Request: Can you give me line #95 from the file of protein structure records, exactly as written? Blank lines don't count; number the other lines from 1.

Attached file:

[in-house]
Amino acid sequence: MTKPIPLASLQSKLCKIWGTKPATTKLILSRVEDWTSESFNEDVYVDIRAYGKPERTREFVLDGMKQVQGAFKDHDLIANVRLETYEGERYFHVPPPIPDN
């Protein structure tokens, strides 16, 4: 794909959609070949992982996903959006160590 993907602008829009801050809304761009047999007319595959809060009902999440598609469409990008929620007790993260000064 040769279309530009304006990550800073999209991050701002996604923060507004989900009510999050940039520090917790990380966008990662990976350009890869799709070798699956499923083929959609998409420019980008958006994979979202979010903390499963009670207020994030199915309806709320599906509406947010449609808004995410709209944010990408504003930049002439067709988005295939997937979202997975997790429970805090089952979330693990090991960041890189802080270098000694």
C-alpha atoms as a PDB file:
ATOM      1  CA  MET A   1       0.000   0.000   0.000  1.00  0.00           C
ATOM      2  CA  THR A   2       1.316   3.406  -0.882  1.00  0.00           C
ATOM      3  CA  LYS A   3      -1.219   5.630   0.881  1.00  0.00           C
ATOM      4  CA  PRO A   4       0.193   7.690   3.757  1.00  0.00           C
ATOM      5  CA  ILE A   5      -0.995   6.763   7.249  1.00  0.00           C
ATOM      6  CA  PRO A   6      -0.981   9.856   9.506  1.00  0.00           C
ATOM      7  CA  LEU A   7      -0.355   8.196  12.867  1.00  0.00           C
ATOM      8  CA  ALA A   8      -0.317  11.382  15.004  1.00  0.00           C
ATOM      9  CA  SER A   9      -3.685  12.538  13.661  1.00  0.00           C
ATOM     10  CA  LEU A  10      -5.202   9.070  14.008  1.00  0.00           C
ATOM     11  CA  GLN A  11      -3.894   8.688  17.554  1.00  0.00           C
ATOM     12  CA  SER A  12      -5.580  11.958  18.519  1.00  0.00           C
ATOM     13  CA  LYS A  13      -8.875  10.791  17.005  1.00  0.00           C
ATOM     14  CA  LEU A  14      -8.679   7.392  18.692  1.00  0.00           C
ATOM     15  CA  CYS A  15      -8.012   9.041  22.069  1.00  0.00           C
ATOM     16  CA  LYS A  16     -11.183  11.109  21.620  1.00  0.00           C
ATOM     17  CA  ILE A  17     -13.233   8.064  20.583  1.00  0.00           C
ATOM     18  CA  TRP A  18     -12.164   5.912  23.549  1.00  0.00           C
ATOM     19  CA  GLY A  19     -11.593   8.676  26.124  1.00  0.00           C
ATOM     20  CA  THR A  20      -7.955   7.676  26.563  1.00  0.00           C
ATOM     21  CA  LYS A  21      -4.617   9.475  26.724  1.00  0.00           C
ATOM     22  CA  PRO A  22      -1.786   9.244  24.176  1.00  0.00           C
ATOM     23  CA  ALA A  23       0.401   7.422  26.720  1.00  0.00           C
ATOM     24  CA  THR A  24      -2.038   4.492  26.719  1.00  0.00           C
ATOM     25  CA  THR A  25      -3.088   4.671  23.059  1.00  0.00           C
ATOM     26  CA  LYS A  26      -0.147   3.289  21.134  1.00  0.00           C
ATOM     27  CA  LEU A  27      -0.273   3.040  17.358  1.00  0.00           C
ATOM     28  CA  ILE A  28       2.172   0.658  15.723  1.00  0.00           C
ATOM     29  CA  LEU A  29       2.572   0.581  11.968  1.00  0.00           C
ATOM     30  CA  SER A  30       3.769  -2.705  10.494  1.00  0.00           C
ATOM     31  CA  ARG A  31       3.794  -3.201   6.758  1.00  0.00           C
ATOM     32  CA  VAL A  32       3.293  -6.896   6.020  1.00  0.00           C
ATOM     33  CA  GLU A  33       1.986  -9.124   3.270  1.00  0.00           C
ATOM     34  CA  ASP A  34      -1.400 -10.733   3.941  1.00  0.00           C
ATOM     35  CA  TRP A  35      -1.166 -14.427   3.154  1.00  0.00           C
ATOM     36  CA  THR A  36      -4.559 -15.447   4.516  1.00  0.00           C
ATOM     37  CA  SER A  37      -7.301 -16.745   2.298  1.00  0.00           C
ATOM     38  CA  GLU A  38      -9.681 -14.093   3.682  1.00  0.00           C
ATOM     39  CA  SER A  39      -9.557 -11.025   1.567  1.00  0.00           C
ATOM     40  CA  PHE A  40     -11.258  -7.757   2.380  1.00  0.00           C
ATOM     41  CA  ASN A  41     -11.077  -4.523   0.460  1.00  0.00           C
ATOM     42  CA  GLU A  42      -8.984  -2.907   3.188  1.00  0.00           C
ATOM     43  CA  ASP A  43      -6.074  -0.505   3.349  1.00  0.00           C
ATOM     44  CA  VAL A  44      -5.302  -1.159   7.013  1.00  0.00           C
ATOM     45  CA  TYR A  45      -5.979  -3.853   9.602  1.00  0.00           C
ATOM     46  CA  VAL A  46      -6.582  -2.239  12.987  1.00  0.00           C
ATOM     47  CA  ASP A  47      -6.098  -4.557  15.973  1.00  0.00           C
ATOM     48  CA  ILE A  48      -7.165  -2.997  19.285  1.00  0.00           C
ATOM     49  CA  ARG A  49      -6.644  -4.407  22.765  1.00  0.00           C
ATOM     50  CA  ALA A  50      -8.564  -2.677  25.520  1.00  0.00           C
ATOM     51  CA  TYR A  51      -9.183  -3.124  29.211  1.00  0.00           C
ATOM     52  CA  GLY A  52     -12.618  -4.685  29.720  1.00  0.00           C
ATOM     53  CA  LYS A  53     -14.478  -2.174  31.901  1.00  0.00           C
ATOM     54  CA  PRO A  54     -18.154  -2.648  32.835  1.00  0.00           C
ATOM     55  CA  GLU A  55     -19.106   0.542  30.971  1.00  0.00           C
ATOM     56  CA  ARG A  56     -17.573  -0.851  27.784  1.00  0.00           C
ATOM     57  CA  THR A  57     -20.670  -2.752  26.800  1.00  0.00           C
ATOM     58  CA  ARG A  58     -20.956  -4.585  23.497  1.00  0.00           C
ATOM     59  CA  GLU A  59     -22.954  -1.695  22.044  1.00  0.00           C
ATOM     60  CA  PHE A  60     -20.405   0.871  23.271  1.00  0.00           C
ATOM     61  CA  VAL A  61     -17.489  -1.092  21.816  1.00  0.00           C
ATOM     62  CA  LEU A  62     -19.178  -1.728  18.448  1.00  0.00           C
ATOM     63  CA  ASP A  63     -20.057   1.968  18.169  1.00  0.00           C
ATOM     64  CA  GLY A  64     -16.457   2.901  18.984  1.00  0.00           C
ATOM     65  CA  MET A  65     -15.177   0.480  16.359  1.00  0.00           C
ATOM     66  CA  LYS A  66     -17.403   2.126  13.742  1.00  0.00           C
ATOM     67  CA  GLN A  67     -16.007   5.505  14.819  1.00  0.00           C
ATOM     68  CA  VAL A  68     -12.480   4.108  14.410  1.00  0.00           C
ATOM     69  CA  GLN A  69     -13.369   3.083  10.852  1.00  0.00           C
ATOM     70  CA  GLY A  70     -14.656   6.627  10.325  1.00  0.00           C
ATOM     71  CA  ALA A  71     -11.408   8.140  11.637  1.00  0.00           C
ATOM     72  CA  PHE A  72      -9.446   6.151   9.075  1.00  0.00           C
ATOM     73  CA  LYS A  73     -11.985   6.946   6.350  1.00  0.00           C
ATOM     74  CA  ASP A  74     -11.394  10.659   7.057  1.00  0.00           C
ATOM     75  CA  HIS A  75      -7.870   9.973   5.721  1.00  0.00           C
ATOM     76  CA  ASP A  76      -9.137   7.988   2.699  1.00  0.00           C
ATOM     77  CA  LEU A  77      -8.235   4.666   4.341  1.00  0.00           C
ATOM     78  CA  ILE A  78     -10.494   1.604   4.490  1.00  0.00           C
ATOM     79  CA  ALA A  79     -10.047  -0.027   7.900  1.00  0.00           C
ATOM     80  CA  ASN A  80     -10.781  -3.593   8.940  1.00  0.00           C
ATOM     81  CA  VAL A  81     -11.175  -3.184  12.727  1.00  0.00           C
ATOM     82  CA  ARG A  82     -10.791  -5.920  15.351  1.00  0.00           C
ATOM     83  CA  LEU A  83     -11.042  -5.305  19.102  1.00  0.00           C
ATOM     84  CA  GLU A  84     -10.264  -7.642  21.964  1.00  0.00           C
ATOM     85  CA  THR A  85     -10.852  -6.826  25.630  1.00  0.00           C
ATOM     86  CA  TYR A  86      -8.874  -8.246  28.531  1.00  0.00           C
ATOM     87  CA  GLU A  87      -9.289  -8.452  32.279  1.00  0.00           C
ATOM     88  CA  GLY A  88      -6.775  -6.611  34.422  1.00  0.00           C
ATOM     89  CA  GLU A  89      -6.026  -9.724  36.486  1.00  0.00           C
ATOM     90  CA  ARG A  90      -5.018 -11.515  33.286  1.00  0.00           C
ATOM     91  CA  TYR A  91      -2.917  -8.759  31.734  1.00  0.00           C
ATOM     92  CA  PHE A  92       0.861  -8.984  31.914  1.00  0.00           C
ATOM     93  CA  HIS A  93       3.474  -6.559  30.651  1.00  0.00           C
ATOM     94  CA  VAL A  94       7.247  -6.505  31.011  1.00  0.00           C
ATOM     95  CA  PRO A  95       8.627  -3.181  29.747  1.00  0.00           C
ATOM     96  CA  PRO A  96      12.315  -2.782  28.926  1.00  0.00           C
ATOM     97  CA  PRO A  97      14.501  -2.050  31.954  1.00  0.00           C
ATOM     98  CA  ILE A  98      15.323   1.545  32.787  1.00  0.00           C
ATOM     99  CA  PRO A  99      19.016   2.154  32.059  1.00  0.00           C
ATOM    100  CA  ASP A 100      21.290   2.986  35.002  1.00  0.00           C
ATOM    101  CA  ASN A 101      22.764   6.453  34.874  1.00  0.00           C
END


ATOM     91  CA  TYR A  91      -2.917  -8.759  31.734  1.00  0.00           C